Weight loss surgery involves removing part of the stomach, which can lead to hormonal changes

Countless diets and meal plans exist to help you lose weight, but for some surgery seems like the only option. 

That was the case for Jackie Paige. She was part of the FOX 2 News Morning family for many years. And for many of those years, she struggled with her weight. 

Her life completely changed when she finally decided on weight loss surgery.  

"It was the best decision I ever made for myself," she tells us. "I needed to reset the mechanism. You have a 6-week time period where you are very, very limited in what and how much you can eat, and I really needed that. It retrained my taste buds, it retrained my brain."

In March 2017 she had what's now considered one of the most common weight loss surgery, called the gastric sleeve. 

About 70 percent of the stomach is removed, taking the stomach from round to more of a narrow sleeve. 

Beaumont bariatric surgeon Kevin Krause explains this surgery leads to dramatic hormonal changes. 

"What we've learned over time is that surgery has a bunch of hormonal changes. They change appetite, they change blood-sugar metabolism and so all these things really impact weight loss, not just the food consumption," he says.

Are there risks? Yes, it is surgery. But it's also proven to be the best route for longterm weight loss and beyond.

"A little over 85 percent of people are going to be successful in both achieving initial weight loss and maintaining it over time. It has tremendous health benefits in terms of medical conditions such as diabetes, high blood pressure, high cholesterol, sleep apnea, back, and arthritic problems," Krause says.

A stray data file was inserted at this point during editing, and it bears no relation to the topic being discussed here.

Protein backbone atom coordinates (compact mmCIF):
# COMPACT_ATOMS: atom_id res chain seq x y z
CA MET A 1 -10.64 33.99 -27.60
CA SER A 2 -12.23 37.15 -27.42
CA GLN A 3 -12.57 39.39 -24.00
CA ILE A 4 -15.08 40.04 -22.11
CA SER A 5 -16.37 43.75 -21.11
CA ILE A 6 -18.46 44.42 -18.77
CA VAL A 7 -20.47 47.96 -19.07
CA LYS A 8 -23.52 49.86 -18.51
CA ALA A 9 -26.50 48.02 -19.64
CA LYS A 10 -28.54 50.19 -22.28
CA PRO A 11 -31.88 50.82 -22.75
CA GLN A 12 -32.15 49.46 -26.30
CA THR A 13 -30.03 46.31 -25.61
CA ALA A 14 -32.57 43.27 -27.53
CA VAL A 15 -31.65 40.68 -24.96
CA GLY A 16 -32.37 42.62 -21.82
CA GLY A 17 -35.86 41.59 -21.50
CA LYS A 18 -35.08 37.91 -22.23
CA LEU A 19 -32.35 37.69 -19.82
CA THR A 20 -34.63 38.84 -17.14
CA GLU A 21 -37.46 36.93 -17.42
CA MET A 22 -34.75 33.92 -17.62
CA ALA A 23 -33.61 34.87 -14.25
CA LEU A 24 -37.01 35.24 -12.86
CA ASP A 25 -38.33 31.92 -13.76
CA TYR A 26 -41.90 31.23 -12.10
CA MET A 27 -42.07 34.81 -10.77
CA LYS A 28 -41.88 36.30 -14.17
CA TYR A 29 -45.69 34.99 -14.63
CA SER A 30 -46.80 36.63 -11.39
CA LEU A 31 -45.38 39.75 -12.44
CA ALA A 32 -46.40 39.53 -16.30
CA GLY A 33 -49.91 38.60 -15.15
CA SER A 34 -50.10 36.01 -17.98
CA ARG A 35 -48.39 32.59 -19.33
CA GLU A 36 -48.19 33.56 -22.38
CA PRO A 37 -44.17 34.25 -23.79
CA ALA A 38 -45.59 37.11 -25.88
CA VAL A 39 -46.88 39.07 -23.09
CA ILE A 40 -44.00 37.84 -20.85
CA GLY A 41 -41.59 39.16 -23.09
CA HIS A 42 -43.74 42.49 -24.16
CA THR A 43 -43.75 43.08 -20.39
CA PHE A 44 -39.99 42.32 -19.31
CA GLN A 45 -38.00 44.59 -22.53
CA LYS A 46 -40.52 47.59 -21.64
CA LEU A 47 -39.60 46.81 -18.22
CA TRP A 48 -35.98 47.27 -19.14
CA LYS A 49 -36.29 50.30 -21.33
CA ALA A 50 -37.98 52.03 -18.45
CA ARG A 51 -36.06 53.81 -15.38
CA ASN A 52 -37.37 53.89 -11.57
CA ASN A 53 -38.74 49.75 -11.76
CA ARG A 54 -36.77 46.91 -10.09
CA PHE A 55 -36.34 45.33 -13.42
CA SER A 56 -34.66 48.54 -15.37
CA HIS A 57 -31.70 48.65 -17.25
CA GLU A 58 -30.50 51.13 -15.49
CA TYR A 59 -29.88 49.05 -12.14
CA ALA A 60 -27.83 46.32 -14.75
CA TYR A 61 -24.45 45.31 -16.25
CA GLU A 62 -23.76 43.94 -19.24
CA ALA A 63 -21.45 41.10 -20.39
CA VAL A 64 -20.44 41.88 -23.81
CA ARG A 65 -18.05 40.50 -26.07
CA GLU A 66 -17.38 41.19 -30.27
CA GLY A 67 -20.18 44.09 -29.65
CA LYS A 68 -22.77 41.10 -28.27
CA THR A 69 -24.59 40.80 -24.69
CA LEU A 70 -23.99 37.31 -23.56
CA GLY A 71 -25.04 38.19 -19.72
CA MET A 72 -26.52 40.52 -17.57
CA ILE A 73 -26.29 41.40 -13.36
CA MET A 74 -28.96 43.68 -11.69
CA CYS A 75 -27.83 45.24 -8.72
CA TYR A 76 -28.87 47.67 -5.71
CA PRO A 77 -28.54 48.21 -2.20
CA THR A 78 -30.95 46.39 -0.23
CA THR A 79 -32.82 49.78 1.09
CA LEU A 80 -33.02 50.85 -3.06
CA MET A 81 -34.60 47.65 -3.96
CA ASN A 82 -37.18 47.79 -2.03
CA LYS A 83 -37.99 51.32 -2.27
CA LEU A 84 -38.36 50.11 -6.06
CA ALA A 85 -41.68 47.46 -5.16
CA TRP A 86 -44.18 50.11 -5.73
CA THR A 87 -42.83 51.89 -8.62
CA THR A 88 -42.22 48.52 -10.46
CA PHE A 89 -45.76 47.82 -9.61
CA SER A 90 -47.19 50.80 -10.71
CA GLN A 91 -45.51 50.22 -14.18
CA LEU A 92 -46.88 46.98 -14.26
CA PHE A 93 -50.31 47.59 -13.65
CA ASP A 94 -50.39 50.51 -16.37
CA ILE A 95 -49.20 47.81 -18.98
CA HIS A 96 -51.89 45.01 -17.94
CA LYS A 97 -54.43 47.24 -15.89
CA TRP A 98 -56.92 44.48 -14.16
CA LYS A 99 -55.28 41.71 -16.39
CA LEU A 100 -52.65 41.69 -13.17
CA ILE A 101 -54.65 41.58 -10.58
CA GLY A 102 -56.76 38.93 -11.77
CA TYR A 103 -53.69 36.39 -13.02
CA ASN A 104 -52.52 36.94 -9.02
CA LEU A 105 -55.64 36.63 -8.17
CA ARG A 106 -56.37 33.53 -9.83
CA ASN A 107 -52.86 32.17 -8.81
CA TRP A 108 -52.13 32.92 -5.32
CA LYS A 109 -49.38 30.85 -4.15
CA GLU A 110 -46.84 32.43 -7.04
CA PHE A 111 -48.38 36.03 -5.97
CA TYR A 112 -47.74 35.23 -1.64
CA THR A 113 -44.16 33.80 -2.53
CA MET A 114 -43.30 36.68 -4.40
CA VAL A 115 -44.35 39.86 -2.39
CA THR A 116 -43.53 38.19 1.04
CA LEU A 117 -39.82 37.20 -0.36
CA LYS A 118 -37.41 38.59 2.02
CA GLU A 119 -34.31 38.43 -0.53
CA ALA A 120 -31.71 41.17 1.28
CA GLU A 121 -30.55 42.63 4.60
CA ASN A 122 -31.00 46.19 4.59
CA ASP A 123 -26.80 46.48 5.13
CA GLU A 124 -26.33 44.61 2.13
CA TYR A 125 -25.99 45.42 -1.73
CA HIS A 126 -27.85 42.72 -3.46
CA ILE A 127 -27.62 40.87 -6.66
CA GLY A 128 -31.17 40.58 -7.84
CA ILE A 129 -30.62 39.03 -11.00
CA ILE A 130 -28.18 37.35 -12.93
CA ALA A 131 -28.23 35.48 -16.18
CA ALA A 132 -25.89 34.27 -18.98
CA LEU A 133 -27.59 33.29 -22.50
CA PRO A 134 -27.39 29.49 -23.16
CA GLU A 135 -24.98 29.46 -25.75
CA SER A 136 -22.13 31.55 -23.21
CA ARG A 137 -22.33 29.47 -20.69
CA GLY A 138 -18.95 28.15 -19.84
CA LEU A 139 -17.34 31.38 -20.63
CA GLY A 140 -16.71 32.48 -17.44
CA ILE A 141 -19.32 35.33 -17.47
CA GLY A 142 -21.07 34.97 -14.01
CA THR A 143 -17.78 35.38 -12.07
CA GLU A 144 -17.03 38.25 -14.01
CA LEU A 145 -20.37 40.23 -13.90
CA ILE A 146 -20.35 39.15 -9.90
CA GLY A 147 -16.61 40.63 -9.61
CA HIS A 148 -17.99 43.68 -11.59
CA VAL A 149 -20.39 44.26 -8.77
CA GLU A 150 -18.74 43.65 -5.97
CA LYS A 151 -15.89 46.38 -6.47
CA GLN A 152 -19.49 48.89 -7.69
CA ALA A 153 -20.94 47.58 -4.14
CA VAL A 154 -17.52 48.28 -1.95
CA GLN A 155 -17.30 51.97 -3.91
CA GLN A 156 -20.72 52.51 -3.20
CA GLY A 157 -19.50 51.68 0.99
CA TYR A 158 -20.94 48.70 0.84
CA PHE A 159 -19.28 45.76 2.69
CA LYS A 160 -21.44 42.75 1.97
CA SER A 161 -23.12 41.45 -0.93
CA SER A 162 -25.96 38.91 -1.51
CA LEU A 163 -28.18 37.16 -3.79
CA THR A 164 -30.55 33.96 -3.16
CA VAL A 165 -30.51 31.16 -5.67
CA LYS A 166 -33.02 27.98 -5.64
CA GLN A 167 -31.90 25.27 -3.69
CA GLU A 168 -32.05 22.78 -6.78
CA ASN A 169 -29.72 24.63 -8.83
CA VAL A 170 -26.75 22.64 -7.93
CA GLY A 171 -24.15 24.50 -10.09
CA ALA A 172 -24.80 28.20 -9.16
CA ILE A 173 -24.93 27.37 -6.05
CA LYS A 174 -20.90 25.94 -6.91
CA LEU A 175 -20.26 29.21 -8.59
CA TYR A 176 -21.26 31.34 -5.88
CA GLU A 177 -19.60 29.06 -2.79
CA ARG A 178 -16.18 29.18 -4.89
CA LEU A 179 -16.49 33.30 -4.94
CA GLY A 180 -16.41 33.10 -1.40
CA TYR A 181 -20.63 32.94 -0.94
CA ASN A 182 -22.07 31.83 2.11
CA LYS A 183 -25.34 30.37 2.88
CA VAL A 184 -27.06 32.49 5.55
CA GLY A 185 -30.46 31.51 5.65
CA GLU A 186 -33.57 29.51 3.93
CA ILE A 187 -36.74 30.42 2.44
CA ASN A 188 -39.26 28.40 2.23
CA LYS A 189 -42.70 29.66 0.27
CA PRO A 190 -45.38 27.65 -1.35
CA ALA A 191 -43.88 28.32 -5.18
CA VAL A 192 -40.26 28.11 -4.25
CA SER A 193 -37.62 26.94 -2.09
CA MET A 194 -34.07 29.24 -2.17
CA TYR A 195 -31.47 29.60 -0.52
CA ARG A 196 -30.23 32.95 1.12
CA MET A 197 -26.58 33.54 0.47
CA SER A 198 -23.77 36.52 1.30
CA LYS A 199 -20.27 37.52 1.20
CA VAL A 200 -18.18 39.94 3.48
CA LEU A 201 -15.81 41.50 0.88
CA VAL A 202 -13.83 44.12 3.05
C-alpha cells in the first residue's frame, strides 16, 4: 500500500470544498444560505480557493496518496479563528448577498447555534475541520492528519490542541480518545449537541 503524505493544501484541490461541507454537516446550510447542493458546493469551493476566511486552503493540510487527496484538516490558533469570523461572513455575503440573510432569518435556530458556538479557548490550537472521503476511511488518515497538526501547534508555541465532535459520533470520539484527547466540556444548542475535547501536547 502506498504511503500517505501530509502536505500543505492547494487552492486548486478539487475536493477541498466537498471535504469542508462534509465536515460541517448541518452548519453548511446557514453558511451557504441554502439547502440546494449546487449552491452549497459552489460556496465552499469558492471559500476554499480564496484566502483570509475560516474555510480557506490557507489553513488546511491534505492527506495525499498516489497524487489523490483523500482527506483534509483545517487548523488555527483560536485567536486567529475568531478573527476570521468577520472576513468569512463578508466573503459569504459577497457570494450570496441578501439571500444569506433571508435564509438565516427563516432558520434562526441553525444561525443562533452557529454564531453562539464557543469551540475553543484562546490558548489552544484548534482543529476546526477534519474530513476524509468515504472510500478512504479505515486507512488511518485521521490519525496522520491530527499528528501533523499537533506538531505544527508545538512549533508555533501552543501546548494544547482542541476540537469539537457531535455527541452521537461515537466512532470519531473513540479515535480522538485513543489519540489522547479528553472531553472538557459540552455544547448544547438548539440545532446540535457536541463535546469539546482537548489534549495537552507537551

Now, you hear Jackie's voice. She's a news anchor on WWJ News Radio. When you see her, she's 125 pounds lighter. She's a new person. 

She ran her first half marathon and is still committed to working out and eating right every single day. 

"It's really about what you think you can and you can't do. So many of us are limited when we are overweight; we think that we are limited by that. We think the weight makes it so we can't live our lives. But running a marathon, having the surgery, doing things like that you realize it's mind over matter and you can do whatever you want to do. You really can," Jackie says. 

Interestingly, most people who qualify for weight loss surgery choose not to do it. Keep in mind if you're 80 lbs. or more pounds overweight, you might be a candidate. 

You can do research on the pros and cons at www.beaumont.org/weight.